The death of Jim Molan has sparked a round of Liberal infighting in New South Wales, including a call for Tony Abbott to fill his Senate seat and a push for senior moderate Marise Payne to quit parliament.
Molan died on Monday after a “sudden and rapid” decline in health after Christmas, vacating a Liberal Senate seat he was appointed to in 2019 when Arthur Sinodinos resigned, and which he was re-elected to in 2022 for a six-year term.
Although Catholic Schools NSW chief executive, Dallas McInerney, was considered an early favourite for the vacancy, on Wednesday evening Michael Kroger, the former Victorian Liberal president, began the push for Abbott, the former prime minister, to take the seat.
“Obviously this is a matter purely for the NSW party and no one likes getting advice from people outside their own state,” Kroger told Sky News Australia.
“But I would think there’s a fairly obvious replacement for someone of Jim’s seniority and that would be Tony Abbott.”
Kroger credited Abbott, who won the 2013 election before being dumped by the Liberal partyroom in 2015 for Malcolm Turnbull and losing his seat to independent Zali Steggall in 2019, as one of the “most successful opposition leaders”.
“He’s not going to be leader again but boy, what a powerhouse of knowledge and experience in putting someone like Abbott to mentor some of the newer people in the parliament,” Kroger reportedly said. “I don’t think you could find anyone better.”
Abbott has not confirmed if he will be a candidate, but Liberal sources told Guardian Australia he is keen to re-enter public life and they are taking the push seriously.
On Thursday, Abbott penned an opinion piece for the Australian newspaper arguing the best way to honour the dead is “to take seriously the causes that mattered to them”, crediting Molan for warning that Australia is “sleepwalking through lotus-land instead of responding sensibly to Beijing’s drive for world domination”.
“As Molan warns, wishful thinking about American invincibility is now as fanciful as assumptions about China’s likely evolution into a peaceful democracy,” Abbott wrote.
“Like Molan, I am convinced that the only way to avoid a Chinese attack on Taiwan is to make its cost unacceptable to Beijing.”
The prospect of Abbott’s return to the Senate alarmed Liberals keen to rejuvenate the party. One said it is “not what the party needs, not what Peter Dutton needs and it’s a bad idea – not just for the party but for him [Abbott] too”.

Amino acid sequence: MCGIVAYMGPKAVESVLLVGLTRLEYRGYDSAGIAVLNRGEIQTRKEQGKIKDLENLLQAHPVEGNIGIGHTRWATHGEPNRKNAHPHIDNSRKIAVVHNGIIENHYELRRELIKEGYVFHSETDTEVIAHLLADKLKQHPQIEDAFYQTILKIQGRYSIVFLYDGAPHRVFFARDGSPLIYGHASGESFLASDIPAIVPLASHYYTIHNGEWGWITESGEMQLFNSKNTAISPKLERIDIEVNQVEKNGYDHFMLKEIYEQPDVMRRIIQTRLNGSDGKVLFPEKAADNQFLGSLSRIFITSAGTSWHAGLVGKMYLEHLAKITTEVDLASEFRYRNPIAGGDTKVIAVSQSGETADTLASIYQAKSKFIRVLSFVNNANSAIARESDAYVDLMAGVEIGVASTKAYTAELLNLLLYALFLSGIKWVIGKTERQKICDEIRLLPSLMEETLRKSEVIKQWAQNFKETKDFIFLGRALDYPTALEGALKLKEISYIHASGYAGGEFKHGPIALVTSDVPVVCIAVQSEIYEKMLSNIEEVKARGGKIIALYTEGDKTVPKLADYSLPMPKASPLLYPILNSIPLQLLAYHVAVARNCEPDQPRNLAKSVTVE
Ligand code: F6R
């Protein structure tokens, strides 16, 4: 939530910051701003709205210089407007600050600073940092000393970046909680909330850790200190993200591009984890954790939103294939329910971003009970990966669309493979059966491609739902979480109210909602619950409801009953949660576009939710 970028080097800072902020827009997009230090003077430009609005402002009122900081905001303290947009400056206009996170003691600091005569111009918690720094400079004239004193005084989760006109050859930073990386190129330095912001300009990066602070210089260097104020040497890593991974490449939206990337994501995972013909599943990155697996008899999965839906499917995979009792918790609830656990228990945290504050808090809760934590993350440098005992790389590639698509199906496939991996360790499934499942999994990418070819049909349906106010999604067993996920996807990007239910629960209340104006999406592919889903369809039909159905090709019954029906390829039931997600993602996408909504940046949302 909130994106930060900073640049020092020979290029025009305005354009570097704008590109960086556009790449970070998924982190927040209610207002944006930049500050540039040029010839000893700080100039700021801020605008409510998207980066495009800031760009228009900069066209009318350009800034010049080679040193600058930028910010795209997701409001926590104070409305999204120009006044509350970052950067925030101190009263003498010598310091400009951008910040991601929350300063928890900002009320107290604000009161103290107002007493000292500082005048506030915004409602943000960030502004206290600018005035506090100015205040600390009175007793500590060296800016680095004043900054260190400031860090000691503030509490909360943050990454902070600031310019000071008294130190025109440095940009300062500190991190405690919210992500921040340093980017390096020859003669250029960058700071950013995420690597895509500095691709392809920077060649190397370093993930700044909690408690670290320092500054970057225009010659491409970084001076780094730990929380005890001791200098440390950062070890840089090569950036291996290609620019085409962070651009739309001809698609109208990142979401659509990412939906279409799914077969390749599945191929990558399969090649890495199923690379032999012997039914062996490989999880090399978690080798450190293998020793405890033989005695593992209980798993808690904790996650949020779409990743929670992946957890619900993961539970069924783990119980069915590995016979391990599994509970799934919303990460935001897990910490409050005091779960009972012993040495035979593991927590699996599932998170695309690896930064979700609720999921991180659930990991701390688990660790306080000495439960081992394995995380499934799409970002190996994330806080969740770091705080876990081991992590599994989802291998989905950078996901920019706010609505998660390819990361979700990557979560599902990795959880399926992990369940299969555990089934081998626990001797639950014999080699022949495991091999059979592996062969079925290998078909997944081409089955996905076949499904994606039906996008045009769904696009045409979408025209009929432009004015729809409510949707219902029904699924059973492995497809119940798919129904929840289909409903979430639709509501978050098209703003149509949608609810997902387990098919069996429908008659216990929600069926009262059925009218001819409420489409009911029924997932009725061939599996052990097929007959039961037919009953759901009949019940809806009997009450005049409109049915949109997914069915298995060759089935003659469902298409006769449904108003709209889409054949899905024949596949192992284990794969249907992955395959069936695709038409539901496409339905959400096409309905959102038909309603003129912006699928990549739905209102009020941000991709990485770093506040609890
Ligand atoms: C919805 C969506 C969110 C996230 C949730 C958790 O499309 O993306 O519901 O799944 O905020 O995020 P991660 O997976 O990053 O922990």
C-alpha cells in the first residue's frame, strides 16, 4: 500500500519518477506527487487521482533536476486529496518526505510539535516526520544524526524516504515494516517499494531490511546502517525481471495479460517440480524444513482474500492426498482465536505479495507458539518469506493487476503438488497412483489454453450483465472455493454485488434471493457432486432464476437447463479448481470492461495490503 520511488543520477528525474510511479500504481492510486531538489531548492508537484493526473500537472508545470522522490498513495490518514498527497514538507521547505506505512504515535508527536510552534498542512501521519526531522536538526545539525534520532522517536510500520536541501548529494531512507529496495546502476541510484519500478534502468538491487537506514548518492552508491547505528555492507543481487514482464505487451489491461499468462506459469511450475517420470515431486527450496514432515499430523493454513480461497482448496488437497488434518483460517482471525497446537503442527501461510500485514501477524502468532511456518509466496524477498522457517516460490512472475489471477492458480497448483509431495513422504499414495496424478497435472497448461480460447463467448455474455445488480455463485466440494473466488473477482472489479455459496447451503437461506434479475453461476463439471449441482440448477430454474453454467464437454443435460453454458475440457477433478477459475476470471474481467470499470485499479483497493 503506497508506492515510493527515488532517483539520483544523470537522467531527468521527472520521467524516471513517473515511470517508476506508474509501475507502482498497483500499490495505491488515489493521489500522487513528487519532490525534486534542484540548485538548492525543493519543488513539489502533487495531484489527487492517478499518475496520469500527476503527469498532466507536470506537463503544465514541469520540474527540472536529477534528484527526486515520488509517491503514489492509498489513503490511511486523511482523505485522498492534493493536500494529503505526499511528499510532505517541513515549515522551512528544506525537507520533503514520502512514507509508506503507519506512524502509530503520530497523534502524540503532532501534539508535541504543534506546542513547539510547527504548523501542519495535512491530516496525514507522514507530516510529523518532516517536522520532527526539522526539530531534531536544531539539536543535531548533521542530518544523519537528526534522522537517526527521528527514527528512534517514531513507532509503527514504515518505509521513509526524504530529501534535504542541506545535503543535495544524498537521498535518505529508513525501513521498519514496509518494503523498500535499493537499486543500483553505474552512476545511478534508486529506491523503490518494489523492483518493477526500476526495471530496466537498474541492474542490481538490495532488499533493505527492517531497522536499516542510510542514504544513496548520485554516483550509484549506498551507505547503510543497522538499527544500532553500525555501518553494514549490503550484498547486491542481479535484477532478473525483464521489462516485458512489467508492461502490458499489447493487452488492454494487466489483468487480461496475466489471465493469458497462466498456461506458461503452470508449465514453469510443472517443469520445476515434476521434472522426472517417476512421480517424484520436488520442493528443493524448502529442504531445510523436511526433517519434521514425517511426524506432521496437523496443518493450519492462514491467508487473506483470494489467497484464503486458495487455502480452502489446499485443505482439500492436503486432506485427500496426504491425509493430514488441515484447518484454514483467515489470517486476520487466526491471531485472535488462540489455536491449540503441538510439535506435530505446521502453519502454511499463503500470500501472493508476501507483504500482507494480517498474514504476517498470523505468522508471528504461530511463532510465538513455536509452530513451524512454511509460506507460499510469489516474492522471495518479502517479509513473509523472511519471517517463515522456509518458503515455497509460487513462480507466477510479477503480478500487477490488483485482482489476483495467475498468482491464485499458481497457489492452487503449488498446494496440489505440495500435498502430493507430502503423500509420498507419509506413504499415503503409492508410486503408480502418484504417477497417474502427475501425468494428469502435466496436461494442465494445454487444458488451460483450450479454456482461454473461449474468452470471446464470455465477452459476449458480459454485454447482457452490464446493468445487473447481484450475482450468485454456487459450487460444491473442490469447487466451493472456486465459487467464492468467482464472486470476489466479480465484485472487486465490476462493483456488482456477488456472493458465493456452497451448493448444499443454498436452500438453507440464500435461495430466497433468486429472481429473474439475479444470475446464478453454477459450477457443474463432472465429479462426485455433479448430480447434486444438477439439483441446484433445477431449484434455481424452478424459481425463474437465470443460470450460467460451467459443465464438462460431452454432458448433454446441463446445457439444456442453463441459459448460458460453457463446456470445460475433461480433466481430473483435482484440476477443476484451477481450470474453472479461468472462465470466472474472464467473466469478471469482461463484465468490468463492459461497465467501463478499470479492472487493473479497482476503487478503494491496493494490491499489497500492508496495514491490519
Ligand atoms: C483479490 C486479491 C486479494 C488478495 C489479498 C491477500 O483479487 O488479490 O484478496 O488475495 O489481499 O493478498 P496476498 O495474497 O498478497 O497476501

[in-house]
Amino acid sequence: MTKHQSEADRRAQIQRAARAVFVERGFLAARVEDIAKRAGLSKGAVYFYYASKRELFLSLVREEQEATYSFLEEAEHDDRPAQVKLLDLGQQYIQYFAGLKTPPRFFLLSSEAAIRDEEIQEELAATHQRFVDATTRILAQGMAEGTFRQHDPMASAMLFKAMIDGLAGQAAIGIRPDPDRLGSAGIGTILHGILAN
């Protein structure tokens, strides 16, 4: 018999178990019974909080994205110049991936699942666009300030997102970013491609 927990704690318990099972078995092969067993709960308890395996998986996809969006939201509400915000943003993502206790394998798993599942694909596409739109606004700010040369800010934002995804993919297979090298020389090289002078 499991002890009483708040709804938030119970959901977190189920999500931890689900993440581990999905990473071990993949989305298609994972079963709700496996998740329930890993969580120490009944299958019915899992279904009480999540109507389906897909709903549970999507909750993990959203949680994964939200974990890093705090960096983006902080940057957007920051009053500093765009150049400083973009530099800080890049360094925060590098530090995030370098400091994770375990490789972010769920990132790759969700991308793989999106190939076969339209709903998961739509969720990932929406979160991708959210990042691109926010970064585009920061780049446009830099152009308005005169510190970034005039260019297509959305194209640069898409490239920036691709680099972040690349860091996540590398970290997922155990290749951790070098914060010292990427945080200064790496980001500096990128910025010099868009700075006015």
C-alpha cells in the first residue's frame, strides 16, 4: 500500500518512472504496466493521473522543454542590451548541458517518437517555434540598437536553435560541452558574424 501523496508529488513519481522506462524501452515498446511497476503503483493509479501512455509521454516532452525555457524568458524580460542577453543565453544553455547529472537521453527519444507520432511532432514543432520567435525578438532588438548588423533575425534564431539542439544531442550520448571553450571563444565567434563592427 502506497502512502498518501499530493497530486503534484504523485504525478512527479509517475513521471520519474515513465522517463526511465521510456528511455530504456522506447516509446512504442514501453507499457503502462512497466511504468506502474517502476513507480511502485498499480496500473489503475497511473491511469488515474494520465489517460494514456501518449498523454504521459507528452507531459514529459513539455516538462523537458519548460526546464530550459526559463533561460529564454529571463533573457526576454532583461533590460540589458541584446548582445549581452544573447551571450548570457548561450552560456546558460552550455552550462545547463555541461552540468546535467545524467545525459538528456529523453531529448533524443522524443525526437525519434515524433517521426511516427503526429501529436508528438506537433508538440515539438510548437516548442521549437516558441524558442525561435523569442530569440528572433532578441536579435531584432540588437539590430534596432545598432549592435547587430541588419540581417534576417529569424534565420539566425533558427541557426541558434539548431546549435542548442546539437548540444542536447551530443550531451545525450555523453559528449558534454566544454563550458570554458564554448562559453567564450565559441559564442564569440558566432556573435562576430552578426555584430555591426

“Kroger should stick to the Victorian division which has enough problems of its own,” one senior New South Wales Liberal told Guardian Australia.
“There is an element of distaste about this being discussed before Molan’s funeral. There is plenty of time, the preselection won’t be held before the March NSW election.”
The seat will be filled by the NSW Liberal party’s 750-member state council, but factions are yet to even agree which of them will take the vacancy.
The party’s remaining senators from NSW are Payne and Andrew Bragg, both moderates, and Hollie Hughes, from the centre right.
One view is that before the election all factions agreed that Molan’s position would go to the hard right.
Hughes – who described the positioning of others as a “bit disrespectful” – put the case that her faction should get the vacancy on Sky News on Wednesday evening.
“I did see that the hard right was claiming that this was their spot,” Hughes said.
“Interestingly, they actually didn’t back Jim [Molan] the last couple times, it was actually the centre right.
“I would like to see another strong centre-right conservative person go into the Senate, someone with that sort of measured sensible view.”
Some view this as “rewriting history” and believe the moderates should respect a deal to elect a replacement from the hard right, while others believe they could support a rival candidate.
Some moderates are also agitating for Payne, the former foreign minister and the longest serving female senator in Australian history, to quit, citing her light official duties.
After the Coalition’s defeat at the May 2022 election, Payne accepted the appointment of shadow cabinet secretary rather than taking a substantive portfolio.
The feeling is not universal in the faction, with senior leaders arguing Payne is highly respected and had earned the right to go at a time of her choosing, and others suggesting the push is counter-productive and more likely to prompt her to dig in and stay.
A NSW Liberal spokesperson said: “The division will undertake a process to select a candidate to fill the casual vacancy in due course.”